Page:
The major implications are of course for housing policy. Over 85,000 housing units would be essentially zeroed out in the most likely major temblor scenario. They would take years to replace.
;">Focusing on one possible earthquake, a magnitude 7.2 earthquake on the San Andreas fault directly offshore from San Francisco, illustrates the types of consequences the City can expect following its next large earthquake. Such an earthquake could be considered expected because enough strain to produce an event of this size has built up on the San Andreas fault since 1906. If such an event occurs, the City should expect the following impacts:http://www.sfcapss.org/PDFs/Impacts521.pdf
;">About 27,000 buildings of the 160,000 buildings in San Francisco will not be safe to occupy after the earthquake. About 73,000 more buildings will have moderate damage but will remain usable. Most of the damaged buildings will be wood-frame soft-story buildings, which make up more than half of all buildings in the City. Other structure types, notably concrete buildings built before 1980, will also suffer heavy damage.
;">About 3,600 buildings will need to be demolished and rebuilt. Many of these will be older and architecturally valuable buildings; some will be historic resources. The City will permanently lose the character and feel that these buildings contribute. It will also permanently lose any rent-controlled units in these demolished buildings, due to state law.
;">Two hundred to three hundred people could be killed, and 7,000 more could have injuries requiring medical care. If the earthquake occurs during the day, older concrete commercial buildings will be responsible for the largest share of casualties. If the earthquake occurs at night, wood-frame soft-story and older concrete residential buildings will cause the most casualties. Casualties could be much higher if even one large, densely occupied building collapses.
;">Earthquake shaking sparks fires (Figure B). This scenario is likely to ignite more than 70 fires simultaneously, while impeding the San Francisco Fire Department’s ability to respond quickly. This means some fires will burn unchecked for hours. An estimated 2,700 additional buildings could be destroyed by fire, including 5,800 housing units. Damage from fire could be much higher or lower than these estimates, depending on weather, wind, and many other factors.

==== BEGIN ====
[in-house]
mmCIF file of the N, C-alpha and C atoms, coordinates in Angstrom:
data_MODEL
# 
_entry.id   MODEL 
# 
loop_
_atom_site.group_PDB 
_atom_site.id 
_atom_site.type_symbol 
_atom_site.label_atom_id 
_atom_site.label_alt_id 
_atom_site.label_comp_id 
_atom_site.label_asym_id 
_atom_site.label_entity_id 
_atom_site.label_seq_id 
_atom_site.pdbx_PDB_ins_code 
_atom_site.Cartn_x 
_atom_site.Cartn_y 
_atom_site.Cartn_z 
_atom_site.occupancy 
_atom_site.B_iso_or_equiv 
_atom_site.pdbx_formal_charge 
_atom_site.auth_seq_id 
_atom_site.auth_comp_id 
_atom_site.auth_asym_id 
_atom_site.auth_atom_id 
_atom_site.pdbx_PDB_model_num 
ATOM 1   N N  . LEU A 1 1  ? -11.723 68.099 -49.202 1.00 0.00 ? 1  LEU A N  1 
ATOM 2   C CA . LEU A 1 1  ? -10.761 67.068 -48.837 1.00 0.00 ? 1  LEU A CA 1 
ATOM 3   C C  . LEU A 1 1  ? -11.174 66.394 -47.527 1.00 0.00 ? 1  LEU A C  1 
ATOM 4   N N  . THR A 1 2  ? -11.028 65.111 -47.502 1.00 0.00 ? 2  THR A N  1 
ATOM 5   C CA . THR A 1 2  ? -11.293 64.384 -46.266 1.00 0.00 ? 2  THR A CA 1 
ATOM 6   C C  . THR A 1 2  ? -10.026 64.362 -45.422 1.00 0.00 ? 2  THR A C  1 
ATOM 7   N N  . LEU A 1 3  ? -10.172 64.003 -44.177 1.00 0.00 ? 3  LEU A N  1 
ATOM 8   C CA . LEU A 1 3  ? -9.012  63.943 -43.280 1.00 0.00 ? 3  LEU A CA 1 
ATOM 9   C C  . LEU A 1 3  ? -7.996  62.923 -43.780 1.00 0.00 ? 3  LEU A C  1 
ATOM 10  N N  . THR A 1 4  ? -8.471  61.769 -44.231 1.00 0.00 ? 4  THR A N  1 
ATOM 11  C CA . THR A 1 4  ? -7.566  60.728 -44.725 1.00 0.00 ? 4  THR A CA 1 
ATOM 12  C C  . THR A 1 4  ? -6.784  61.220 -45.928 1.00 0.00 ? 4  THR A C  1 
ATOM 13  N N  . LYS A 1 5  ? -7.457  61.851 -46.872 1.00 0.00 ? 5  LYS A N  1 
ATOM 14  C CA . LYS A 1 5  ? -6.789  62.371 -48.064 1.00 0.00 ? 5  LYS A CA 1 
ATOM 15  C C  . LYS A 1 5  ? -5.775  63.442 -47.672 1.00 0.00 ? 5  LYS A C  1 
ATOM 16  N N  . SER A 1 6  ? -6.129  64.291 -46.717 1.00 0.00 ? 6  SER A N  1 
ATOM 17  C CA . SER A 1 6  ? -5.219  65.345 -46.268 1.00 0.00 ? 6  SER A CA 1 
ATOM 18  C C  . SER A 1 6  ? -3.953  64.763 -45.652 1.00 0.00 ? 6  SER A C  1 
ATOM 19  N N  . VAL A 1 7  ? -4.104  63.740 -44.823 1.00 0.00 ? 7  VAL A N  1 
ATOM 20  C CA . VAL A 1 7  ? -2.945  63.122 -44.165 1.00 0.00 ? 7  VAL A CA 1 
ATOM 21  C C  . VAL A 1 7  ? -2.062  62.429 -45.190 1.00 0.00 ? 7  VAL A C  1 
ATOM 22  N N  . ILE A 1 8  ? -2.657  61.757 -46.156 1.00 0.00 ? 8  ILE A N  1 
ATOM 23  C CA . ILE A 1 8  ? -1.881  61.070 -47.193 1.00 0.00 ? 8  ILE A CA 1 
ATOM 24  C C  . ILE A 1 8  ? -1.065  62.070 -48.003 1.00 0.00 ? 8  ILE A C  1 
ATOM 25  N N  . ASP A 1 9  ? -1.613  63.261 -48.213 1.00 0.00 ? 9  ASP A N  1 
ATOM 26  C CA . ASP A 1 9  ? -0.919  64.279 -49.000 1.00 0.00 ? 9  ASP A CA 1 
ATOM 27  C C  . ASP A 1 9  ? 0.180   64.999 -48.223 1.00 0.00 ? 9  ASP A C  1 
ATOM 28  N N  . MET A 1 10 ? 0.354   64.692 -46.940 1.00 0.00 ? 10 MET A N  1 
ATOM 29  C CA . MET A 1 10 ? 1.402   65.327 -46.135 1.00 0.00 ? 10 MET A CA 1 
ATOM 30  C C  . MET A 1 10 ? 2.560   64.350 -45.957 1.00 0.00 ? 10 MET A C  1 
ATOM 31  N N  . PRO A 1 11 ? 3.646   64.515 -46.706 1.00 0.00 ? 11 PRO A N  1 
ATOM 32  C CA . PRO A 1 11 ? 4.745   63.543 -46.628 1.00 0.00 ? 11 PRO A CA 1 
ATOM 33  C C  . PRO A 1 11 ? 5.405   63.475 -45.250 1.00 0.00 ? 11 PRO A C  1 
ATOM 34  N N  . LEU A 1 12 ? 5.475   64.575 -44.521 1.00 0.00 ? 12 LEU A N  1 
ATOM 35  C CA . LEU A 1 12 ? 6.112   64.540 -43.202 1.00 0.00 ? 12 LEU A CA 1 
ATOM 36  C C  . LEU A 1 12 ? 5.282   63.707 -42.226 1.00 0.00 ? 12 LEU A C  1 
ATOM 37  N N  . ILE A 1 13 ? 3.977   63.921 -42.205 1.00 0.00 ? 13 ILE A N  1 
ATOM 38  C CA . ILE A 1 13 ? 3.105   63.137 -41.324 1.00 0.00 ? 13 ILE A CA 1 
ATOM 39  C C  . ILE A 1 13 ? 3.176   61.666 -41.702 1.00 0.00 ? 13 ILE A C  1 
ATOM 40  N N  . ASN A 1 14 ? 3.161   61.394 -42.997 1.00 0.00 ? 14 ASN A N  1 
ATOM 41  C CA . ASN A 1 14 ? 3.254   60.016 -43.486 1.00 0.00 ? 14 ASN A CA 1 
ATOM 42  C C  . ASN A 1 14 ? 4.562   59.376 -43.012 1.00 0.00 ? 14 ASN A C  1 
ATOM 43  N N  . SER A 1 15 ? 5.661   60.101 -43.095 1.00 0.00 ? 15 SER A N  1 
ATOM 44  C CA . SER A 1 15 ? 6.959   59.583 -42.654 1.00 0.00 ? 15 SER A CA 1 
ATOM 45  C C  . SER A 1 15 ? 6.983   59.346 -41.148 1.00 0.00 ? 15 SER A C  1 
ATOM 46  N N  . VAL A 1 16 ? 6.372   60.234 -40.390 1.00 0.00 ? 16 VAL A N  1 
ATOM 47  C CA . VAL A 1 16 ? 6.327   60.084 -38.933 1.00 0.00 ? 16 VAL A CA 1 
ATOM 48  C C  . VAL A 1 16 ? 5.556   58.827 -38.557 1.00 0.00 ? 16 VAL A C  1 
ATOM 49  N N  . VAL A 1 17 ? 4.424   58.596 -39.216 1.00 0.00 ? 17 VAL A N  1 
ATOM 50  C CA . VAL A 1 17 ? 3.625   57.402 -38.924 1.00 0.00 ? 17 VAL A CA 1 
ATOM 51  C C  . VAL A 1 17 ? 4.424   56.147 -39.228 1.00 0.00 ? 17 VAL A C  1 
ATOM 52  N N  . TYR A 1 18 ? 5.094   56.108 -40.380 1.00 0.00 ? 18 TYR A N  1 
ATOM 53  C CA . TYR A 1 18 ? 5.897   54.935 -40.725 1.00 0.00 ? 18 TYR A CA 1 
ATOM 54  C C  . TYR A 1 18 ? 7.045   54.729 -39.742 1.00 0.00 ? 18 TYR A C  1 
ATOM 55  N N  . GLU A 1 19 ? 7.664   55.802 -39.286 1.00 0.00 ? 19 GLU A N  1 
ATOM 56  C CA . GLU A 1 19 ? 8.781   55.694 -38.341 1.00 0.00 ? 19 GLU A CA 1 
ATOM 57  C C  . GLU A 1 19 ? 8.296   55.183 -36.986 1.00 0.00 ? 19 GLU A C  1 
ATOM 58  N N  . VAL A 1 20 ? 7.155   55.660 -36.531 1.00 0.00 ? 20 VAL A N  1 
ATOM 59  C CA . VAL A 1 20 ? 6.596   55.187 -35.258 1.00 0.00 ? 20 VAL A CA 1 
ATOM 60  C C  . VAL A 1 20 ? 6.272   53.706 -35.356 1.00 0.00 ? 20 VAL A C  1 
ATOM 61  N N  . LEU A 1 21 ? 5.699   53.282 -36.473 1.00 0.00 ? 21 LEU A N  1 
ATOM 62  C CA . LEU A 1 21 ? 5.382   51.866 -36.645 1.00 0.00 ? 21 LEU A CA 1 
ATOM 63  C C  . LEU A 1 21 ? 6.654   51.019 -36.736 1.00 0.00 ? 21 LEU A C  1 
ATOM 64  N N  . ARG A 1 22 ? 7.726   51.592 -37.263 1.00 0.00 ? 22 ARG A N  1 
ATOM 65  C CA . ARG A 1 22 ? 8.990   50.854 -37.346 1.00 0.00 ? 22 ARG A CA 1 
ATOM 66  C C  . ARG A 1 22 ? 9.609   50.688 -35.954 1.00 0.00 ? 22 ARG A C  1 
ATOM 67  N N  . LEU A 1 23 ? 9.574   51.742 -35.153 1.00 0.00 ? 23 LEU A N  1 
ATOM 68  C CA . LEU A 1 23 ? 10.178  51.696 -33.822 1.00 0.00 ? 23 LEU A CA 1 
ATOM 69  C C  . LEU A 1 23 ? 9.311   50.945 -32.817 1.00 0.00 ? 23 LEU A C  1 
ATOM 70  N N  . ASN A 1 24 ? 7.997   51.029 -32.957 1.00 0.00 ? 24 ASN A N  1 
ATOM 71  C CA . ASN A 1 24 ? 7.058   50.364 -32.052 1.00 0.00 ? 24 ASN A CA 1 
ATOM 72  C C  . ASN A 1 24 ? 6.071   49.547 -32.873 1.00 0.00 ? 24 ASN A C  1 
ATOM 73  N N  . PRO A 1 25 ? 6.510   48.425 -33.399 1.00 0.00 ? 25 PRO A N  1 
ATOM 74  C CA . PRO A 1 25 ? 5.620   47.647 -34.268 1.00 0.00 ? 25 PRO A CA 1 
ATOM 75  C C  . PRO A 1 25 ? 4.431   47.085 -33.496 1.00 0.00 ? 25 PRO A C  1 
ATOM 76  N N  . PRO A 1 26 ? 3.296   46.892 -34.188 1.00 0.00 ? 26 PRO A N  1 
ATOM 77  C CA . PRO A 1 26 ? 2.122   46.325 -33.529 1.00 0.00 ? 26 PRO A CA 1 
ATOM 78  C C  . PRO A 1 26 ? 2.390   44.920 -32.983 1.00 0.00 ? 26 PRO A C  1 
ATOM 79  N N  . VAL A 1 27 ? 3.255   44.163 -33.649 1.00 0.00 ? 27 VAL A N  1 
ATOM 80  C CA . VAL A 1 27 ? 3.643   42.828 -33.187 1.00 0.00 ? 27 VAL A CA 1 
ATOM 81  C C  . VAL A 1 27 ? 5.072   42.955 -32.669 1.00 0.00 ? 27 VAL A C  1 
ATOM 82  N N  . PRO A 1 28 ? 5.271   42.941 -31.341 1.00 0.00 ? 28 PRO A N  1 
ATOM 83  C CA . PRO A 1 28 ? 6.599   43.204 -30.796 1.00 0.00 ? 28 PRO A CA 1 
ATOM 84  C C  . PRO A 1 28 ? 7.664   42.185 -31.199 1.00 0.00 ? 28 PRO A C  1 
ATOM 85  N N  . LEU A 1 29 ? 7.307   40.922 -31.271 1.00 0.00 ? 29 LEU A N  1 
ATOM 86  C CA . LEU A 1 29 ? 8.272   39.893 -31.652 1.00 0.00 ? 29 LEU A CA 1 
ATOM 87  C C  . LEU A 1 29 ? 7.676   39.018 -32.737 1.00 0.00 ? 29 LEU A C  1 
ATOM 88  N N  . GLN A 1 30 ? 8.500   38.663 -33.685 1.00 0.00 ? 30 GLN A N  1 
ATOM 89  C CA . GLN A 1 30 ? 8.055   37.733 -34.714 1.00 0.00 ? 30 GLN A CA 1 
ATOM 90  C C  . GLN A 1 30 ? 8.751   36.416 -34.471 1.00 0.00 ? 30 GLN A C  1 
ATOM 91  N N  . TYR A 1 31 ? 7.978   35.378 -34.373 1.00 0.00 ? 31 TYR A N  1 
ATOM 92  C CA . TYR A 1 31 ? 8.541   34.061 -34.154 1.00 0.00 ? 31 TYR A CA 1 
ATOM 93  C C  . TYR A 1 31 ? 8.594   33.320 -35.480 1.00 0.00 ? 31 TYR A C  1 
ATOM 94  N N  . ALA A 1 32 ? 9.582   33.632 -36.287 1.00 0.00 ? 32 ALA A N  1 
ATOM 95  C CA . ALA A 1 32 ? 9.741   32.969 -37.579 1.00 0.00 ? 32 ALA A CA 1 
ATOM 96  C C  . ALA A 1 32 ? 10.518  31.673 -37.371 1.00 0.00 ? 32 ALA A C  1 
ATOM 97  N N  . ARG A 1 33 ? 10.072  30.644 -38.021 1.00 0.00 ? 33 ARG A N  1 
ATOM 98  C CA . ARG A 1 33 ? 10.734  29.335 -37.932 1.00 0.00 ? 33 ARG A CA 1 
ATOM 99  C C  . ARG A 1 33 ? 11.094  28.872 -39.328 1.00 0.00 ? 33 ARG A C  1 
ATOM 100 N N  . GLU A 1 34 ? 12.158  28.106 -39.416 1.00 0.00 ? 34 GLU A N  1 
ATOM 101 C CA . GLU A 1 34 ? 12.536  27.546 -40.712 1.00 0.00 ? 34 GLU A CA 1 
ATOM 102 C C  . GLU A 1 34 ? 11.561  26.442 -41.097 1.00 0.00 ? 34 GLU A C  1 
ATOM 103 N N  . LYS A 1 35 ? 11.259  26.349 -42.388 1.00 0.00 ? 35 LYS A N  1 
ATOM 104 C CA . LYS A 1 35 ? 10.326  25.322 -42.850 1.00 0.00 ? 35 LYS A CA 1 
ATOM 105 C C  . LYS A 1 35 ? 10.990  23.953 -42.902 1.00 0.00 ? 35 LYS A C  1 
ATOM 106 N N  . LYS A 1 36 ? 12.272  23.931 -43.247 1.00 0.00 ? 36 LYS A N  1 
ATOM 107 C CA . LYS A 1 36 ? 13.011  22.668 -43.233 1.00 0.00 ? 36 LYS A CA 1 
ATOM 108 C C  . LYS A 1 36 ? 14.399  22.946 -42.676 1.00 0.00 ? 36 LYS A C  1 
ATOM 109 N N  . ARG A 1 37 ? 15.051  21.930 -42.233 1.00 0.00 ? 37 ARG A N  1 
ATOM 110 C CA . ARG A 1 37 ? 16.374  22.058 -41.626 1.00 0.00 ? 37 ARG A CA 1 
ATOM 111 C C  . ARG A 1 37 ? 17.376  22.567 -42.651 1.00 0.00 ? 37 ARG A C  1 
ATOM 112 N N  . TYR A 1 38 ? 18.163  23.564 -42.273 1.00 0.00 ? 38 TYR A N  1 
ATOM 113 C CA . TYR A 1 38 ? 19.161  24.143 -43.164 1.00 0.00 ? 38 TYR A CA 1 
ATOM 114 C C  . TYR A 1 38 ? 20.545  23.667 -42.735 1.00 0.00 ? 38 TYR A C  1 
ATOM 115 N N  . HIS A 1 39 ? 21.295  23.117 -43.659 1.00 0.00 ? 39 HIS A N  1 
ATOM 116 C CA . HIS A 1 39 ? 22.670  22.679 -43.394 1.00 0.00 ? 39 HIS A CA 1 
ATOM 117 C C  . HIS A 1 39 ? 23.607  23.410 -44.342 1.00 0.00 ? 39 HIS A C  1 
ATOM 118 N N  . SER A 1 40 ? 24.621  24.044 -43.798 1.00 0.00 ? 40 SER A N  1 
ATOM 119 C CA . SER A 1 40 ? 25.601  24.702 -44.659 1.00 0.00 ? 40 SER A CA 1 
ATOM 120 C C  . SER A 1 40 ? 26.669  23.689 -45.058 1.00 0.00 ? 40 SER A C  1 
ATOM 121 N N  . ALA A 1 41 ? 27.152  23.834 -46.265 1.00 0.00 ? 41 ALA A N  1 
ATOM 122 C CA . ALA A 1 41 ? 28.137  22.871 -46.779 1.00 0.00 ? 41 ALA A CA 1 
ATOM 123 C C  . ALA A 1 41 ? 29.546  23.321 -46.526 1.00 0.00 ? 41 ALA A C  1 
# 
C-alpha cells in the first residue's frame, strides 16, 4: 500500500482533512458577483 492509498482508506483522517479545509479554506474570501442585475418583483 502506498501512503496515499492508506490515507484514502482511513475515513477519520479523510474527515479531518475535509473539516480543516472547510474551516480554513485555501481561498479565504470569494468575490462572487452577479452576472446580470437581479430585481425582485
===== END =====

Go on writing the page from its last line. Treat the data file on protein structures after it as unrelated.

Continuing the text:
;">85,000 housing units would not be suitable for occupancy and would take months to years to be repaired or replaced. Rental and low-income housing would be the slowest to come back.
;">Economic losses will be huge. The cost for owners to repair or replace their damaged buildings could be $30 billion. Most of this damage will be uninsured. Only 6 to 7 percent of home owners in San Francisco carry earthquake insurance, although coverage is higher for commercial properties. An additional $10 billion could be lost in damage to building contents, loss of inventory, relocation costs, income losses, and wages directly linked to this damage. Post-earthquake fires could add over $4 billion to these losses. Secondary economic losses, stemming from reduced business and household spending, would increase economic hardships.
I think we can safely (pardon the pun) assume that most of this loss will comprise the stock of rent-controlled units.
So the challenge is on for government to compel mitigation from property owners. The question is whether it takes an incentive approach or a compulsory one. The former is what has been recommended, along with some thornier suggestions such as forcing public disclosure of seismic safety status in the course of marketing for both rental purchase (the possible effects on our local housing antimarket would be interesting to say the least). So far the powers that be say everything is on track. However the Brown administration drug its feet here in their drive to maximise investment, and I can't help but think that there are still powerful opponents to the best options here, motivated by short-term profit.
So what have you all heard about this?